We continued on, coming right down to the sea itself to cross over Penberth Cove, then back up to the top of the cliffs to look out over Pedn Vounder beach, then back down to Porthcurno, then up again to the wondrous Minnack Theatre. The theatre is in the ancient Greek style and it carved directly into the cliffs itself, overlooking the Atlantic - well worth a visit if you ever find yourself in the area, though sadly the pictures I took do not do the place justice. We strode on through the surprisingly busy theatre and then it was time for the last stop of the hike - Porthgwarra, where I enjoyed my second Cornish pasty of the trip (and day). As we were receiving a lift from our very generous host, we couldn't stay for too long at Porthgwarra, and so devoured our extraordinarily hot food with haste before taking to the clifftops for the final time.

The final few miles were achingly beautiful. As if on cue the sun came out in full force and a day that had been spent laboriously climbing up and down slick paths under ashen skies was transformed into a jaunty stroll in the warm afternoon sunshine. It felt like a fitting conclusion and the scenery reminded me strongly of the clifftops around John o'Groats, where I had been nearly 1,200 miles ago.

Truth be told, I could fill an album with the photos I took on the last day, but of all of them this is my favourite.

The famous white buildings of Land's End slowly crept into view as we began the final mile, but naturally there would be one final obstacle to overcome and, bizarrely on the clifftops at the edge of the world, it came in the form of cows. Yes that's right, my arch nemesis found me again, a mere mile from the end. The stood directly on the sandy paths chomping away at the thin grass - thankfully they were incredibly docile and we walking right by them without incident, but I thought it was typical that even here, right at the death, I was unable to escape my bovine foes.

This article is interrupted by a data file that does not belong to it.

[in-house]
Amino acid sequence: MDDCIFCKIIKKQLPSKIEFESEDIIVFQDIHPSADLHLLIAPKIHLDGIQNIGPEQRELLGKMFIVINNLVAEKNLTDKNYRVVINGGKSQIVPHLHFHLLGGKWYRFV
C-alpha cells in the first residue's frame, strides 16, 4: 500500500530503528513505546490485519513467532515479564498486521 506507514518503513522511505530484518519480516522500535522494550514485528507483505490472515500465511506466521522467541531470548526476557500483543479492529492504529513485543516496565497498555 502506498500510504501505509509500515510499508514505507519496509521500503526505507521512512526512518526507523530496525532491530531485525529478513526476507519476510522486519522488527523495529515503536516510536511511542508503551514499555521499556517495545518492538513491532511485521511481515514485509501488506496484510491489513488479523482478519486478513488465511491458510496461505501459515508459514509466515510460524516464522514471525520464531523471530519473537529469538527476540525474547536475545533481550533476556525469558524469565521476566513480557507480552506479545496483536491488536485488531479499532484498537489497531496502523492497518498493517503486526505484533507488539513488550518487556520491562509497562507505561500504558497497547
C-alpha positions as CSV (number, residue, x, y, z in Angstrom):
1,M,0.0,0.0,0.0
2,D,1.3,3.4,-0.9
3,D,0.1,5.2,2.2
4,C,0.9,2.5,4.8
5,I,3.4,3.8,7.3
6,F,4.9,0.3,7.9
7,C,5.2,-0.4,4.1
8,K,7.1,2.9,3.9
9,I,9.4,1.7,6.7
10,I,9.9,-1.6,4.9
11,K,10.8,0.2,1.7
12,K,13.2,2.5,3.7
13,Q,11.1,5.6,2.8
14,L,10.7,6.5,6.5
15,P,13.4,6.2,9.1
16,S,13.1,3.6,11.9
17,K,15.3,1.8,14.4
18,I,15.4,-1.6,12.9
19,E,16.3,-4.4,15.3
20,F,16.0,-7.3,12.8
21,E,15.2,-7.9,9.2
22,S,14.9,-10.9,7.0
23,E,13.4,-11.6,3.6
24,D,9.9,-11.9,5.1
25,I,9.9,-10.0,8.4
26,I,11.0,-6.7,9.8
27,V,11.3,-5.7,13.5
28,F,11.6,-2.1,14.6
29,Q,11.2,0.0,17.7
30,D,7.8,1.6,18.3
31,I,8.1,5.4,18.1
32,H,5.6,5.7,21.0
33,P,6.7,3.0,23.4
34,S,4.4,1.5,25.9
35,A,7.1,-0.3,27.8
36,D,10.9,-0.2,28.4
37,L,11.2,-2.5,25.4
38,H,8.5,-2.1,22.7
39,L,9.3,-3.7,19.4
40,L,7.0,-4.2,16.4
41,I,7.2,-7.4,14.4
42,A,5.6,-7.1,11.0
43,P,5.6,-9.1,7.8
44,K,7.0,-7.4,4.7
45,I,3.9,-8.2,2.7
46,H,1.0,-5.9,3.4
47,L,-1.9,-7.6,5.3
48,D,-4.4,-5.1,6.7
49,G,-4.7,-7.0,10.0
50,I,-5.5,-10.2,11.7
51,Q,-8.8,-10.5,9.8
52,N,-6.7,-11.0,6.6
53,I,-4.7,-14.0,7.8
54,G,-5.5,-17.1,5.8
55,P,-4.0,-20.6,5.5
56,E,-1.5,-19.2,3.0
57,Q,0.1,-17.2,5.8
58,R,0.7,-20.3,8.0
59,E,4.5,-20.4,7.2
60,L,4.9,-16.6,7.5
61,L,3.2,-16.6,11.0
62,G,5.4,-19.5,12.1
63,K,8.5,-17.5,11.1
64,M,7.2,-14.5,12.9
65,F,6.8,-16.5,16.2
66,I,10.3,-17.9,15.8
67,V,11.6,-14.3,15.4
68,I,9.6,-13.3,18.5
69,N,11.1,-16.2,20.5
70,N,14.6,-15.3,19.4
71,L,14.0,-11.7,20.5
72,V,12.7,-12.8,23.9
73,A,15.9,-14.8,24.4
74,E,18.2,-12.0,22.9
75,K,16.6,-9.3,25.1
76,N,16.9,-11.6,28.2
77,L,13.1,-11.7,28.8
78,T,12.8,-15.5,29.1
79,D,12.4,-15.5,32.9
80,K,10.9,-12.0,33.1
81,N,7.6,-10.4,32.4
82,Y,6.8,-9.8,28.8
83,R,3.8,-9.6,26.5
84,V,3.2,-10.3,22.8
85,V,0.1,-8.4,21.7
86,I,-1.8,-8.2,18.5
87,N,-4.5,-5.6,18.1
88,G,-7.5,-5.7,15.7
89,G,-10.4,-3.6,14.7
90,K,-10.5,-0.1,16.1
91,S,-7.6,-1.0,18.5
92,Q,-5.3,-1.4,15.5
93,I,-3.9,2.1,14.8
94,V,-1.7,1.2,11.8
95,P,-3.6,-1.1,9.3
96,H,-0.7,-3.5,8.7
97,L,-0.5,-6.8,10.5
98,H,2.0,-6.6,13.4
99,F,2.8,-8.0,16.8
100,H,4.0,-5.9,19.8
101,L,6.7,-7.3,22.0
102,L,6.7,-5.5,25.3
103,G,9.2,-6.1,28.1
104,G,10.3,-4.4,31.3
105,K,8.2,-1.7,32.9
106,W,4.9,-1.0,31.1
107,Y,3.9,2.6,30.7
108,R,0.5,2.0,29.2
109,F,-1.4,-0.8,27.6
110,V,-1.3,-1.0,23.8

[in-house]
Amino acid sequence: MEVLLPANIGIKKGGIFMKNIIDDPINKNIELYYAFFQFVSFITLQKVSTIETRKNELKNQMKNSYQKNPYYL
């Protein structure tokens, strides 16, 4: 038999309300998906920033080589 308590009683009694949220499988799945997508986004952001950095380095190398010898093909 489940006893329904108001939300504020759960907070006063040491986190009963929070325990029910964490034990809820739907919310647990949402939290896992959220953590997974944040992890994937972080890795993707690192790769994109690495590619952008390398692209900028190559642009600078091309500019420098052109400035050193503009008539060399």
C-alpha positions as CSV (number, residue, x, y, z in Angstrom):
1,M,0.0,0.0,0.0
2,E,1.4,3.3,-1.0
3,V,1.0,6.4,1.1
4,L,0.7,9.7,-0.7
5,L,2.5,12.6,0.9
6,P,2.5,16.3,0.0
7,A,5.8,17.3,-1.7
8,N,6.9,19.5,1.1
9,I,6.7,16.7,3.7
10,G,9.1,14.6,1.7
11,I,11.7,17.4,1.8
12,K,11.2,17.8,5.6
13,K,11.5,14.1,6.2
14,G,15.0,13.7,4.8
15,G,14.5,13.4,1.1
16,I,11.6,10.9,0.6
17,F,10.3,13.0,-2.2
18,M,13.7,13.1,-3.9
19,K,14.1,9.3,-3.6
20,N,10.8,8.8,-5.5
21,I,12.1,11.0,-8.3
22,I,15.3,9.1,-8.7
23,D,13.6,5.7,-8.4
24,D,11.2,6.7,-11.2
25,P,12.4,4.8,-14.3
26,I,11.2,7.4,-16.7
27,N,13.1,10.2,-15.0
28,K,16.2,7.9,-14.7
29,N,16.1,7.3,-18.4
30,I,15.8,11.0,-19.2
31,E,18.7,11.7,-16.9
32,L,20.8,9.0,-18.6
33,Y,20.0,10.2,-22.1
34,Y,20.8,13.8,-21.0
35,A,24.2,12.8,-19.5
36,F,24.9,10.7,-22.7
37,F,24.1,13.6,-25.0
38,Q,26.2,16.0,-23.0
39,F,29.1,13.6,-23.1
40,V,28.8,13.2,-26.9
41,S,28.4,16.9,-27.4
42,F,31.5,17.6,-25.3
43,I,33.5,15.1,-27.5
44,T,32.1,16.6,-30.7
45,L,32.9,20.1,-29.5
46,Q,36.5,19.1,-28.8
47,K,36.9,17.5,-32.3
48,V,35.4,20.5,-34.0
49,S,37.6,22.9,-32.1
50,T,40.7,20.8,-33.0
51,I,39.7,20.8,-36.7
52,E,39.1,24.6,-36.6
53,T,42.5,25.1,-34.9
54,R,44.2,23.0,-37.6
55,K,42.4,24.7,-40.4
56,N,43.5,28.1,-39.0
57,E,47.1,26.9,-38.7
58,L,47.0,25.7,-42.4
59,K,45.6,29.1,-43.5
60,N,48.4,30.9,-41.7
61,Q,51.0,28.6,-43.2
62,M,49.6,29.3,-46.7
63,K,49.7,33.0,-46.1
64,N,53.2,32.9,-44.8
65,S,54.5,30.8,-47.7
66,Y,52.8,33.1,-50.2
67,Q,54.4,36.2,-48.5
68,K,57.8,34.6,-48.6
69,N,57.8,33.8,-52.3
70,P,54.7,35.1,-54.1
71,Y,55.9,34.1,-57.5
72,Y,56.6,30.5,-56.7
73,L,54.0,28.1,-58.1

The last mile really dragged, but that was all down to me as I deliberately slowed my pace and really took in my surroundings, it felt surreal to be here, finally, after all this time and all the miles, the carrot at the end of the stick, the light at the end of the tunnel, the chocolate at the end of the Cornetto. As we made our way to the finish line at Land's End to see the celebrated sign, a mirror of the one I had visited in the distant north, the feelings of reluctance and strangeness faded and were replaced by pure joy and satisfaction - this was why I had left my home nearly 3 months ago on a cold April morning, to make it all the way here, to this point.

I had my picture taken by the man who owned the sign (and got a free one in the process), sat with Annie and had a beer overlooking the sea and thought back on all the things I had seen across the length of the UK. Land's End was pretty, but it wasn't really about Land's End itself. As with most things in life it's rarely about the destination, it's about the journey there, and what a journey it had been.